By Daniel Chigundu
FREEZIM Congress president Joseph Makamba Busha says he envisions a Zimbabwe where everyone has equal opportunities and where state resources are used for the benefit of citizens.
Busha said he wrote about two letters to President Emmerson Mnangagwa with a view to meet him and extend his ideas on how Zimbabwe can be made great again but he has not received any response.
He said Zimbabwe must have a national position and vision which are above politics and party affiliation adding that these are things he wishes to share with Mnangagwa if they meet.
“What is our position as Zimbabwe whether it’s Zanu PF, MDC, FreeZim or whatever we must say we need Zimbabweans to be safe, we need Zimbabweans to be secure, we need Zimbabweans to be free, we need Zimbabweans to be free from diseases and poverty.
“So the land must be utilised for the benefit of Zimbabweans, the mines or resources must be mined for the benefit of Zimbabweans so it does not matter who comes into government you know that Zimbabweans must have food on their tables and every young person finishing a degree or school must have an option to work that should be our dream,” he said.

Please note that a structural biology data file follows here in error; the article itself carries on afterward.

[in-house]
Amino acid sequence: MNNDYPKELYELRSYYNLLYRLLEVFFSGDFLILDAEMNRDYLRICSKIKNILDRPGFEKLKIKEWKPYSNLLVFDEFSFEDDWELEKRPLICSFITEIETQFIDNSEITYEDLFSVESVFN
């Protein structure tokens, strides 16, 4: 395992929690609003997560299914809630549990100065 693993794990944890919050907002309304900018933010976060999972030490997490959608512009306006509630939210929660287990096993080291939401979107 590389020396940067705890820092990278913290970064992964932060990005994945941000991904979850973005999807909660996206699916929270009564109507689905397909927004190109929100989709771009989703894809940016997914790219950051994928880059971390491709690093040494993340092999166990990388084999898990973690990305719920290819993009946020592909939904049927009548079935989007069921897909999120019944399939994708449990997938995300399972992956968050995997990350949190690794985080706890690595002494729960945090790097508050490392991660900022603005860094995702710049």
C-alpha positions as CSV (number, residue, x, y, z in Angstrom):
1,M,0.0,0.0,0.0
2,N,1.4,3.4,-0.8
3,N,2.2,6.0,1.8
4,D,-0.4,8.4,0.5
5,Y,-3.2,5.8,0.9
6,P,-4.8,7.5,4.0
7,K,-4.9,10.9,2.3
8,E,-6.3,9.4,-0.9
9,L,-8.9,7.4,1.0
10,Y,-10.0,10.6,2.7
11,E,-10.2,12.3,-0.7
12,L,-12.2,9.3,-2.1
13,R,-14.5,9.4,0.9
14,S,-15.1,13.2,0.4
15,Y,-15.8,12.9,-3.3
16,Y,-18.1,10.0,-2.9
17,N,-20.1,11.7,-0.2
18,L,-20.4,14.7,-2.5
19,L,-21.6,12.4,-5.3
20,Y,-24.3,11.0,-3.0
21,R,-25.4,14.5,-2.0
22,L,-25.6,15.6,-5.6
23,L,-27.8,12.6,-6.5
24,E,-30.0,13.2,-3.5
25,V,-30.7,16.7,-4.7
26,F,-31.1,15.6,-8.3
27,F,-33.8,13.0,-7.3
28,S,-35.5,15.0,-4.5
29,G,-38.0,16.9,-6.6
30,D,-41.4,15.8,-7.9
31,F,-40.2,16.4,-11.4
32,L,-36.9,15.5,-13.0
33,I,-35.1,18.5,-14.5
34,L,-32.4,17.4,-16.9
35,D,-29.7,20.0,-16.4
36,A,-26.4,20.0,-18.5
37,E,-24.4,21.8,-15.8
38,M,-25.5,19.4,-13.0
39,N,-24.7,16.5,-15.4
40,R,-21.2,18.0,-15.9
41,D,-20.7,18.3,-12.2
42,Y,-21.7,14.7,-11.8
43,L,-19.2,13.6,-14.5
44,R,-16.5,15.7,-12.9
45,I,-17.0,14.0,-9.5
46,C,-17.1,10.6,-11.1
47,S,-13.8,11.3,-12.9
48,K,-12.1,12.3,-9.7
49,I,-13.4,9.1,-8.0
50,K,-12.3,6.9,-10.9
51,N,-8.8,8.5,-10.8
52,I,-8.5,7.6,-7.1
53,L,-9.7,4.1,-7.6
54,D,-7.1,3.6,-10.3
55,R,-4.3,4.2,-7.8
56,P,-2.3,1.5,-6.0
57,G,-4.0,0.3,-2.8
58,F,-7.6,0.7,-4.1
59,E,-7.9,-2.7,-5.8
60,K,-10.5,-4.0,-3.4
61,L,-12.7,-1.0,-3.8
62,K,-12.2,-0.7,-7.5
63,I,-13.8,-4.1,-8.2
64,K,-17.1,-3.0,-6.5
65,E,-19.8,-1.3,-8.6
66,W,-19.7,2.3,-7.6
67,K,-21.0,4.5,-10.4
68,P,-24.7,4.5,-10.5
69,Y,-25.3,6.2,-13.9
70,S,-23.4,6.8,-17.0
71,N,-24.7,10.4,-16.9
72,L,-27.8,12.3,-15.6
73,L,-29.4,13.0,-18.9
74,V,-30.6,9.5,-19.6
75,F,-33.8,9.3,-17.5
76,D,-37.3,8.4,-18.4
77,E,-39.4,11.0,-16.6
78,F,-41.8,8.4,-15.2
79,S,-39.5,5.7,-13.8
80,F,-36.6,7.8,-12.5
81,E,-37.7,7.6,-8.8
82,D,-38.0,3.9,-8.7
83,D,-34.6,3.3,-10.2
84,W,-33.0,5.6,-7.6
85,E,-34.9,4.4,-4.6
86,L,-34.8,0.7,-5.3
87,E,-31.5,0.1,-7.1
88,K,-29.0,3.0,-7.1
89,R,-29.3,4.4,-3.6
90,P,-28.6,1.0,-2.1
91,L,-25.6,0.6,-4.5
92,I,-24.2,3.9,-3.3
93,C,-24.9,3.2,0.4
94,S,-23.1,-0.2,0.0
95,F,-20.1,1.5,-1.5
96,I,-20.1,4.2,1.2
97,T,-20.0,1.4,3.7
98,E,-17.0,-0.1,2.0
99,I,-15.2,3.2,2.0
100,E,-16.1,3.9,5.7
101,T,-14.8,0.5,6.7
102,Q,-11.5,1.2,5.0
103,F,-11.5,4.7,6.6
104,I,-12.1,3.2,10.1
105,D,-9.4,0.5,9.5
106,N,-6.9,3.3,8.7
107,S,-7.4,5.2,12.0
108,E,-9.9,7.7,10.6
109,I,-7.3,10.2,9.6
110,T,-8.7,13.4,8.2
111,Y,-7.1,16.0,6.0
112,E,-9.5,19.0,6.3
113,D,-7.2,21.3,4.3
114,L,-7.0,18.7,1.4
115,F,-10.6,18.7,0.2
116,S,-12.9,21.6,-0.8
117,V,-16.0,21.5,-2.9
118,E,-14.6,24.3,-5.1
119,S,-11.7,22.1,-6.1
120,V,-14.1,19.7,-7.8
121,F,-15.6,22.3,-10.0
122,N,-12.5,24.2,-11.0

The Freezim Congress leader said there must be processes that must be put in place to ensure that the graduate we get out of schools “can have an opportunity to work, earn a pension or have income security.
“That’s what we want to craft that’s what I want to do with him, but now in a big group where you have some candidates who could not even raise $1000 for nomination court; those guys are looking for co-option,” he said.
Busha added that he has come to the conclusion that President Mnangagwa is afraid of ideas hence his decision to meet with opposition party leaders of small parties and he is going to conclude that opposition parties have nothing to offer.
“So he is going to come out and say I have engaged the opposition and they didn’t offer anything but he is scared to meet one on one I wrote to him twice, he is scared of ideas, but I don’t blame him because his generation stopped in the 80s,” he said